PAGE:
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Jeffrey (JD) King is on a mission to save the earth. As a millennial and lifelong Montanan, he wants to cultivate and preserve the most beautiful, life-filled planet possible. With that desire, he took a critical look at today's Green movement and asked, Does Green suggest solutions that further those ends? And a related question, Does Green enhance human flourishing? The answer to both questions, he found, is a resounding No. Here are four clear findings from his investigation that flatly contradict Green orthodoxy:
1. CO2 is a boon.
Leighton Steward, geologist and founder of Plants Need CO2, held the established view of CO2 as a pollutant until he conducted a critical examination for himself. As it turns out, many scientists dissent from this Green dogma. Aerospace engineer Robert Zubrin says that higher atmospheric CO2 levels are "making the earth a more fertile world," which shouldn't flabbergast any of us who recall from third-grade science that CO2 is plant food. Zubrin says photos taken from space since 1958 corroborate the claim, showing a 15 percent increase in non-agricultural plant growth (jungles, grasslands, forests, etc.) corresponding to a 19 percent increase in CO2 concentration.
2. Development is beneficial.
"Economic development is actually the best friend of environmental stewardship," says Calvin Beisner, founder of the Cornwall Alliance for the Stewardship of Creation. Energy production generates productive industry and wealth. The environment is demonstrably better-managed and cared for in developed countries than in undeveloped ones because people can afford responsible caretaking.
3. Population growth is good.
Actually, what we should fear is underpopulation, says Beisner. "The world needs more people," says Zubrin, "because people are not just consumers; people are producers." The more people there are, the more inventors there are, the greater the divisions of labor, and the faster the rate of technological innovation. "This is why, as the world's population has gone up, the world's living standards have gone up. And not just in this century . . . but through all of human history." We live much better today, he says, because of all the people who lived in the past.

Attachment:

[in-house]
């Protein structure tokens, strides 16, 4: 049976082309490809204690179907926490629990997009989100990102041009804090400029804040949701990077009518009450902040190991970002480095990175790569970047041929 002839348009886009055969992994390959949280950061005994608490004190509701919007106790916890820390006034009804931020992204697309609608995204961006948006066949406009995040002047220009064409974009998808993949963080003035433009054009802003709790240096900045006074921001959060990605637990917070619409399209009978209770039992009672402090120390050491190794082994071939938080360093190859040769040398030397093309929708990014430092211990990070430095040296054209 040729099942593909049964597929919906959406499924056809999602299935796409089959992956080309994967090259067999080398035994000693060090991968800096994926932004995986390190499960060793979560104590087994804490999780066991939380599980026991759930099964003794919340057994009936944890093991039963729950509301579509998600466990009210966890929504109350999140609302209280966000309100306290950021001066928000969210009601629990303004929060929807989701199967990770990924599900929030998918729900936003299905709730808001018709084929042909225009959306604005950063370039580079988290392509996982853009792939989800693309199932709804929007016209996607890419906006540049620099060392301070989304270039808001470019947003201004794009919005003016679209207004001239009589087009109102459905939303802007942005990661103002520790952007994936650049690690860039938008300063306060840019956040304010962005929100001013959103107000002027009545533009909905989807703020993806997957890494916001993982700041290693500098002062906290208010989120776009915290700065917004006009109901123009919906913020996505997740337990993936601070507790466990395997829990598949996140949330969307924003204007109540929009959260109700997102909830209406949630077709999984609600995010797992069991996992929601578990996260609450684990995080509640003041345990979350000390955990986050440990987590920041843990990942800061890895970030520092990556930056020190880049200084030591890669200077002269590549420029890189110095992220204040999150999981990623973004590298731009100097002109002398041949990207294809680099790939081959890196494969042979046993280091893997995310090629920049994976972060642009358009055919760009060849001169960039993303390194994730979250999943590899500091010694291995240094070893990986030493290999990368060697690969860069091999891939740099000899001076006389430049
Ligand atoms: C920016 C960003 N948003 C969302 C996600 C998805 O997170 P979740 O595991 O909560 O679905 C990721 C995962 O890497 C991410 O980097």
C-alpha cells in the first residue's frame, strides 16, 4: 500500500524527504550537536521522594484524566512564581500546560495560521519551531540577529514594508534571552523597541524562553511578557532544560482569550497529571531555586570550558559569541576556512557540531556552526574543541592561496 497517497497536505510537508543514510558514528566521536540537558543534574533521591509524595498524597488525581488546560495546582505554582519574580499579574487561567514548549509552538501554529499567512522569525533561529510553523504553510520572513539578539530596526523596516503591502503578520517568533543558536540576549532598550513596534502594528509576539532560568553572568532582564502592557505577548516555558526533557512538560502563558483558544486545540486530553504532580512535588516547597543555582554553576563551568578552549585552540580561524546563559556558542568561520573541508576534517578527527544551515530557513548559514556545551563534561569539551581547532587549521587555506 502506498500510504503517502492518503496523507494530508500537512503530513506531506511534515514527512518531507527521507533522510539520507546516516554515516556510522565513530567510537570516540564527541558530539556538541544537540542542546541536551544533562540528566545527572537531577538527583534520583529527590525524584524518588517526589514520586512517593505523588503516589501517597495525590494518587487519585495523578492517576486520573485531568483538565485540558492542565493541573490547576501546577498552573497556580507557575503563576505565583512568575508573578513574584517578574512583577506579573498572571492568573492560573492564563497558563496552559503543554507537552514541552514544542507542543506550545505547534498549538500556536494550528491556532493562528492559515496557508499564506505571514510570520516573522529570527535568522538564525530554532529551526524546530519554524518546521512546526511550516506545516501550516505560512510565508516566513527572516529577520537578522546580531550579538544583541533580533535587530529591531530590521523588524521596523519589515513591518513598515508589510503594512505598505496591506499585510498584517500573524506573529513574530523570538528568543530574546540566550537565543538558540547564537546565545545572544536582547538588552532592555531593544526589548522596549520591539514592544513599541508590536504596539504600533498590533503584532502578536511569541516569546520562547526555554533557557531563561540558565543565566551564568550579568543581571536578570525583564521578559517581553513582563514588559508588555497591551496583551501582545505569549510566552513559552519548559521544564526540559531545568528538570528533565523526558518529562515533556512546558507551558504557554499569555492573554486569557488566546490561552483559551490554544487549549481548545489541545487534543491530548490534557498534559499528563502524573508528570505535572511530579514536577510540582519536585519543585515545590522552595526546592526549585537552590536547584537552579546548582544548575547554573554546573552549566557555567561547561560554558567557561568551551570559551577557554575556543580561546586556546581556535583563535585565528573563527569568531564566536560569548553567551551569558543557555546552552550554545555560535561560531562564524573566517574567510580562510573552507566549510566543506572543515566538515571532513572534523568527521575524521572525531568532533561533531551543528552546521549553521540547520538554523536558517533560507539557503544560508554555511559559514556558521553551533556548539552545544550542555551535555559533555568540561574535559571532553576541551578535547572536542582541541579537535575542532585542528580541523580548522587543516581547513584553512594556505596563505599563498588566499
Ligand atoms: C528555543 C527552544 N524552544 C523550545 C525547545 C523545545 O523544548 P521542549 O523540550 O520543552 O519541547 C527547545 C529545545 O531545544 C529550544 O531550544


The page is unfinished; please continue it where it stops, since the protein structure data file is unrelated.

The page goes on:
4. Government rarely helps.
While there are legitimate roles for government, in America, "we're protecting things to death," says ecologist and retired USFW ranger Ray Haupt. "Governments have far and away the worst environmental records," notes Beisner, citing the Soviet Union, China, and the Americas. "The healthiest forests in North America are those forests that are privately owned," he says, and "the least healthy are the ones that are owned by the US Forest Service." It's the people who own and work the land—the farmers, miners, loggers, and foresters, as opposed to centralized bureaucracies—who are best positioned to manage their property, both for their own interests and the interests of their communities.
In sum, Green gets the whole thing backwards. It begins with a false, misanthropic outlook—nature good, humans bad—and winds up harming both. A Christian who believes we were created to be stewards of the earth, King proposes replacing Green with Blue. A healthy environment and human prosperity can coexist, he says. In fact, they are interdependent and inextricably linked with proper stewardship of creation. That is what Blue is all about. Humanity's mission, according to Blue, is to reflect God by enhancing the beauty and fruitfulness of the earth. We do this to the glory of God and for the benefit of our fellow man. •
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